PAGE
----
3. Cyclic AMP-dependent protein kinase phosphorylates and inactivates the yeast transcriptional activator ADR1. Cherry, J.R., Johnson, T.R., Dollard, C., Shuster, J.R., Denis, C.L. Cell (1989) [Pubmed]
  4. Transcription factor IIIA induced bending of the Xenopus somatic 5S gene promoter. Schroth, G.P., Cook, G.R., Bradbury, E.M., Gottesfeld, J.M. Nature (1989) [Pubmed]
  5. Two zinc fingers of a yeast regulatory protein shown by genetic evidence to be essential for its function. Blumberg, H., Eisen, A., Sledziewski, A., Bader, D., Young, E.T. Nature (1987) [Pubmed]
  6. Sequence homology of the yeast regulatory protein ADR1 with Xenopus transcription factor TFIIIA. Hartshorne, T.A., Blumberg, H., Young, E.T. Nature (1986) [Pubmed]
  7. The Saccharomyces cerevisiae ADR1 gene is a positive regulator of transcription of genes encoding peroxisomal proteins. Simon, M., Adam, G., Rapatz, W., Spevak, W., Ruis, H. Mol. Cell. Biol. (1991) [Pubmed]
  8. Characterization of a p53-related activation domain in Adr1p that is sufficient for ADR1-dependent gene expression. Young, E.T., Saario, J., Kacherovsky, N., Chao, A., Sloan, J.S., Dombek, K.M. J. Biol. Chem. (1998) [Pubmed]
  9. Multiple pathways are co-regulated by the protein kinase Snf1 and the transcription factors Adr1 and Cat8. Young, E.T., Dombek, K.M., Tachibana, C., Ideker, T. J. Biol. Chem. (2003) [Pubmed]
  10. A C-terminal region of the Saccharomyces cerevisiae transcription factor ADR1 plays an important role in the regulation of peroxisome proliferation by fatty acids. Simon, M.M., Pavlik, P., Hartig, A., Binder, M., Ruis, H., Cook, W.J., Denis, C.L., Schanz, B. Mol. Gen. Genet. (1995) [Pubmed]
  11. Alanine scanning site-directed mutagenesis of the zinc fingers of transcription factor ADR1: residues that contact DNA and that transactivate. Thukral, S.K., Morrison, M.L., Young, E.T. Proc. Natl. Acad. Sci. U.S.A. (1991) [Pubmed]
  12. ADH2 expression is repressed by REG1 independently of mutations that alter the phosphorylation of the yeast transcription factor ADR1. Dombek, K.M., Camier, S., Young, E.T. Mol. Cell. Biol. (1993) [Pubmed]
  13. Overexpression of the yeast transcriptional activator ADR1 induces mutation of the mitochondrial genome. Cherry, J.R., Denis, C.L. Curr. Genet. (1989) [Pubmed]
  14. Adr1 and Cat8 synergistically activate the glucose-regulated alcohol dehydrogenase gene ADH2 of the yeast Saccharomyces cerevisiae. Walther, K., Schüller, H.J. Microbiology (Reading, Engl.) (2001) [Pubmed]
  15. Expression of GUT1, which encodes glycerol kinase in Saccharomyces cerevisiae, is controlled by the positive regulators Adr1p, Ino2p and Ino4p and the negative regulator Opi1p in a carbon source-dependent fashion. Grauslund, M., Lopes, J.M., Rønnow, B. Nucleic Acids Res. (1999) [Pubmed]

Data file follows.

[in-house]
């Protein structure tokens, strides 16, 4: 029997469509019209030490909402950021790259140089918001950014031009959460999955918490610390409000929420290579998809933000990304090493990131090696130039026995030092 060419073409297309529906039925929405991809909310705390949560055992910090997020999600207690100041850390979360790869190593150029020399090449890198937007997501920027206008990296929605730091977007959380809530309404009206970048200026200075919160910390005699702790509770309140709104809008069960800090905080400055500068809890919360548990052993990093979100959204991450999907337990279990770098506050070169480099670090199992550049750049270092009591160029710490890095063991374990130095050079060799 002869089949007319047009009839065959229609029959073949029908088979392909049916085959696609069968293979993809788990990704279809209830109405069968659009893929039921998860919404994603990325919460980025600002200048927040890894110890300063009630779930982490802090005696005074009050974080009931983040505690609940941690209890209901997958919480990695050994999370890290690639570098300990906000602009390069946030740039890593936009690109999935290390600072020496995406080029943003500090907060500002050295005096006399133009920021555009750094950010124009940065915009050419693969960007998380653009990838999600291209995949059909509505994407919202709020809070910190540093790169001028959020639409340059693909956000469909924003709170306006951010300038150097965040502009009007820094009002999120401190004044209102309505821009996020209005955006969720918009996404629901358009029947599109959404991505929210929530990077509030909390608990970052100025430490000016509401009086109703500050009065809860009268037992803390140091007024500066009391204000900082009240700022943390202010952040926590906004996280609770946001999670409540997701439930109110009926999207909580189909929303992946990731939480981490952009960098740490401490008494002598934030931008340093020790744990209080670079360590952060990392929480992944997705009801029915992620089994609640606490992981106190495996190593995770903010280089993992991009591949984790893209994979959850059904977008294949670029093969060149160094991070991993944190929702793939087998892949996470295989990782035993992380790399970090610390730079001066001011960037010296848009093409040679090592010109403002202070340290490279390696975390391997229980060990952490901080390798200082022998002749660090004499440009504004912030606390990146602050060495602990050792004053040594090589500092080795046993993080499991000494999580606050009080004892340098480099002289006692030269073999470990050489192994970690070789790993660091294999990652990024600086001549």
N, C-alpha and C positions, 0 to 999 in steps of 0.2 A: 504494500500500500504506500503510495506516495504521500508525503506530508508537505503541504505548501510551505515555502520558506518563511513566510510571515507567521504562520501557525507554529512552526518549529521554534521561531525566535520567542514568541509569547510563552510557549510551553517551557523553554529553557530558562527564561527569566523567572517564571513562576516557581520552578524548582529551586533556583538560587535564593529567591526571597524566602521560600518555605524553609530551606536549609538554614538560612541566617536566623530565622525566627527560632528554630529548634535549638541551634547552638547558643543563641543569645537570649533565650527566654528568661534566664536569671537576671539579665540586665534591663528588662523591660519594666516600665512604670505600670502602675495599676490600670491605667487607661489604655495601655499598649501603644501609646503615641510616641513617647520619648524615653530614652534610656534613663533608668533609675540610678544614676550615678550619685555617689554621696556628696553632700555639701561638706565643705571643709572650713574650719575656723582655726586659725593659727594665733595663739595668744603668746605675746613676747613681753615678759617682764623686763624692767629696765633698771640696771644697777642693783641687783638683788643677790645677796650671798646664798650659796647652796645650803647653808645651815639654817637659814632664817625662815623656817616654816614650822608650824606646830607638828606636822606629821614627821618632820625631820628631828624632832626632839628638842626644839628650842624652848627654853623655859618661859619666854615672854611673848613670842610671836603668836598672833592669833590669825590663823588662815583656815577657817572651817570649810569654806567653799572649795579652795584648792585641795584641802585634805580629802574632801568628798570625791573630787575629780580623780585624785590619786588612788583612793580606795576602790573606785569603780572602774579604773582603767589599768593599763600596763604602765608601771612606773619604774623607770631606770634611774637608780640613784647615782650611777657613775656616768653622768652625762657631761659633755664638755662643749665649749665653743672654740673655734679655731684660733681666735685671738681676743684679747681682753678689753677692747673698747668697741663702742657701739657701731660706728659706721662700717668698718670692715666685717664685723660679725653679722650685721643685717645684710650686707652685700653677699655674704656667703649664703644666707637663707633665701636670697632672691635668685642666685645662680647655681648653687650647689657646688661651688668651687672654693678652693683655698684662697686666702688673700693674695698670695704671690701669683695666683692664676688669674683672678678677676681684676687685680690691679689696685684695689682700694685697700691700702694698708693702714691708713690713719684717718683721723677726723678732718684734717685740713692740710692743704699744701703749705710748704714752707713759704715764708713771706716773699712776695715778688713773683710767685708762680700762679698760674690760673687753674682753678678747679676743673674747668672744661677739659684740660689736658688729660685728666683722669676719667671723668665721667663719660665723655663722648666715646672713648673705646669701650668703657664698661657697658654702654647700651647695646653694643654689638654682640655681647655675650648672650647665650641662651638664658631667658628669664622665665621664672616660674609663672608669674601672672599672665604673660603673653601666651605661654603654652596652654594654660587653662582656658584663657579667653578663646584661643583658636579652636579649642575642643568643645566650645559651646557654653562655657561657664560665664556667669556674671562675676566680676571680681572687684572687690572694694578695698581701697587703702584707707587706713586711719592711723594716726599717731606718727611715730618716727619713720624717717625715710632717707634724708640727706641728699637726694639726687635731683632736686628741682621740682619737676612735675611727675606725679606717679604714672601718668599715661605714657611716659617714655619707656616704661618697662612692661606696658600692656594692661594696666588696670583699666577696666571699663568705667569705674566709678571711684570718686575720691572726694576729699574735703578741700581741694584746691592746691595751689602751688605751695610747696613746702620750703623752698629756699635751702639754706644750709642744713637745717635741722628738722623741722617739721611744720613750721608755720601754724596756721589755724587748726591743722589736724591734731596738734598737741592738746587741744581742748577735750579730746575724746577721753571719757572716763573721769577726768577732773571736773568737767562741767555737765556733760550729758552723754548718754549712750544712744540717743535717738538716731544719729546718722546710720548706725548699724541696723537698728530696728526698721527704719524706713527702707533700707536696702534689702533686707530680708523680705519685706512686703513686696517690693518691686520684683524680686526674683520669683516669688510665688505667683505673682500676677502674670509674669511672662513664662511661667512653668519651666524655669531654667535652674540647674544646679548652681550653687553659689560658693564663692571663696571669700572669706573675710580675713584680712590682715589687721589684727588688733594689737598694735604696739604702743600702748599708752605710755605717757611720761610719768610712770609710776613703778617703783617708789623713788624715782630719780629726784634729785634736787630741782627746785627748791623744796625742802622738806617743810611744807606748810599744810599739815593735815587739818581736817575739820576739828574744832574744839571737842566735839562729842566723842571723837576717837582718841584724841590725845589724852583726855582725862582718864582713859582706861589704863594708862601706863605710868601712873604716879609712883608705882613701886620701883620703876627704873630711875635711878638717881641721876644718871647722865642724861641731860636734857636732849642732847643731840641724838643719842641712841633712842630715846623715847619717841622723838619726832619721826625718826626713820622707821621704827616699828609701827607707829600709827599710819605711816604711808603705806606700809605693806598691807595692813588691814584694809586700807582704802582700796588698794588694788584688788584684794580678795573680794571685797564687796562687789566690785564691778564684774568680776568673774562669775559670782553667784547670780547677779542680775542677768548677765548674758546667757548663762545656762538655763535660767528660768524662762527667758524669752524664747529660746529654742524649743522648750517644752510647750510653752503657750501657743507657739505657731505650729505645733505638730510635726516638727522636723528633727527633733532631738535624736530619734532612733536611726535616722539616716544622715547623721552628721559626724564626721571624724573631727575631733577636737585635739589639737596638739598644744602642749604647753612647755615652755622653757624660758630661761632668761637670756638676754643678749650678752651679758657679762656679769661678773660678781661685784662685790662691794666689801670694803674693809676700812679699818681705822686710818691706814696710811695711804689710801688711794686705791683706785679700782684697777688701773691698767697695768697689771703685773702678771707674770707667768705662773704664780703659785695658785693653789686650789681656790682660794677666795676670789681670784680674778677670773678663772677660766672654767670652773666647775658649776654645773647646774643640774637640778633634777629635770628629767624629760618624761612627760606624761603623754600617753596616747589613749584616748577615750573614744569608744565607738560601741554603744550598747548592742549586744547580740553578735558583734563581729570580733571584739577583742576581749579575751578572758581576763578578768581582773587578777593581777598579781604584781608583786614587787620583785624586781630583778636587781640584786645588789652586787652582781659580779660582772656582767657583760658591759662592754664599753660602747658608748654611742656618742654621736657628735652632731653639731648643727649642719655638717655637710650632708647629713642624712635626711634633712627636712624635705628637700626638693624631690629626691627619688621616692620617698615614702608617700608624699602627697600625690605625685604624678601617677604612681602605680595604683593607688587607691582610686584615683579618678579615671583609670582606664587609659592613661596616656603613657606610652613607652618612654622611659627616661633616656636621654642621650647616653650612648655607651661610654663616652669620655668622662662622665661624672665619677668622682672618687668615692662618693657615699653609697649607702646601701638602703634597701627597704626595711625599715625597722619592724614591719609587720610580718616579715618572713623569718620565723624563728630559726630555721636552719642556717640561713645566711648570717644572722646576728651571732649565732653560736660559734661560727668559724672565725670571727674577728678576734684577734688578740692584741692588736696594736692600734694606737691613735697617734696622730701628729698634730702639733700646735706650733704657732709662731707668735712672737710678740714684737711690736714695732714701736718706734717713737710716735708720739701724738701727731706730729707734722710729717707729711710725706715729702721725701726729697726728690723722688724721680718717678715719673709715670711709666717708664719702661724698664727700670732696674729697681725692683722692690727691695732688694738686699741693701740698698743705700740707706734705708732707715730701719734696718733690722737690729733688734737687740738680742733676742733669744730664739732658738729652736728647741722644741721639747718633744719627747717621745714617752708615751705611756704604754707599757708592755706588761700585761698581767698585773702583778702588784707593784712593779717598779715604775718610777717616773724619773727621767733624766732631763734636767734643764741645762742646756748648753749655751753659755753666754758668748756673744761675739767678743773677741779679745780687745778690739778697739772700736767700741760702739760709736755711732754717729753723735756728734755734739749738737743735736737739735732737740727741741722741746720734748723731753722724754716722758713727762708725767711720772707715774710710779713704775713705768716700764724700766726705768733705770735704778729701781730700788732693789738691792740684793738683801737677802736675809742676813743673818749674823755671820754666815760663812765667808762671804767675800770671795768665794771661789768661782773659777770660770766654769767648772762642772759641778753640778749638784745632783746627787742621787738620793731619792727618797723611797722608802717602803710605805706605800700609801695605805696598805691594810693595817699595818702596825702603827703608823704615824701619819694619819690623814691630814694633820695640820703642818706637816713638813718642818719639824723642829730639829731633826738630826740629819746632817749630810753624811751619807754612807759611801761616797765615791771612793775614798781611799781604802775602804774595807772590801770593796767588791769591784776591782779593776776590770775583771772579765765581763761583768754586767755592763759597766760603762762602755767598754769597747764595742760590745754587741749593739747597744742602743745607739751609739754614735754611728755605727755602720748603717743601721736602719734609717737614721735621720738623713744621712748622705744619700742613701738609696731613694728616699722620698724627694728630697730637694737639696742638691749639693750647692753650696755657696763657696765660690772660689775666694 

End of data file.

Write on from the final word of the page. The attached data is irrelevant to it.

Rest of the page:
16. Identification of functional regions in the yeast transcriptional activator ADR1. Bemis, L.T., Denis, C.L. Mol. Cell. Biol. (1988) [Pubmed]
  17. ADR1-mediated transcriptional activation requires the presence of an intact TFIID complex. Komarnitsky, P.B., Klebanow, E.R., Weil, P.A., Denis, C.L. Mol. Cell. Biol. (1998) [Pubmed]
  18. Isolation and characterization of further cis- and trans-acting regulatory elements involved in the synthesis of glucose-repressible alcohol dehydrogenase (ADHII) in Saccharomyces cerevisiae. Ciriacy, M. Mol. Gen. Genet. (1979) [Pubmed]
  19. Saccharomyces cerevisiae PIP2 mediating oleic acid induction and peroxisome proliferation is regulated by Adr1p and Pip2p-Oaf1p. Rottensteiner, H., Wabnegger, L., Erdmann, R., Hamilton, B., Ruis, H., Hartig, A., Gurvitz, A. J. Biol. Chem. (2003) [Pubmed]
  20. ADR1 activation domains contact the histone acetyltransferase GCN5 and the core transcriptional factor TFIIB. Chiang, Y.C., Komarnitsky, P., Chase, D., Denis, C.L. J. Biol. Chem. (1996) [Pubmed]
  21. Dissection of the ADR1 protein reveals multiple, functionally redundant activation domains interspersed with inhibitory regions: evidence for a repressor binding to the ADR1c region. Cook, W.J., Chase, D., Audino, D.C., Denis, C.L. Mol. Cell. Biol. (1994) [Pubmed]
  22. Isolation and characterization of the positive regulatory gene ADR1 from Saccharomyces cerevisiae. Denis, C.L., Young, E.T. Mol. Cell. Biol. (1983) [Pubmed]
  23. Isoform-specific purification and substrate specificity of the 5'-AMP-activated protein kinase. Michell, B.J., Stapleton, D., Mitchelhill, K.I., House, C.M., Katsis, F., Witters, L.A., Kemp, B.E. J. Biol. Chem. (1996) [Pubmed]
  24. Mechanism of DNA binding by the ADR1 zinc finger transcription factor as determined by SPR. Schaufler, L.E., Klevit, R.E. J. Mol. Biol. (2003) [Pubmed]
  25. Designing zinc-finger ADR1 mutants with altered specificity of DNA binding to T in UAS1 sequences. Taylor, W.E., Suruki, H.K., Lin, A.H., Naraghi-Arani, P., Igarashi, R.Y., Younessian, M., Katkus, P., Vo, N.V. Biochemistry (1995) [Pubmed]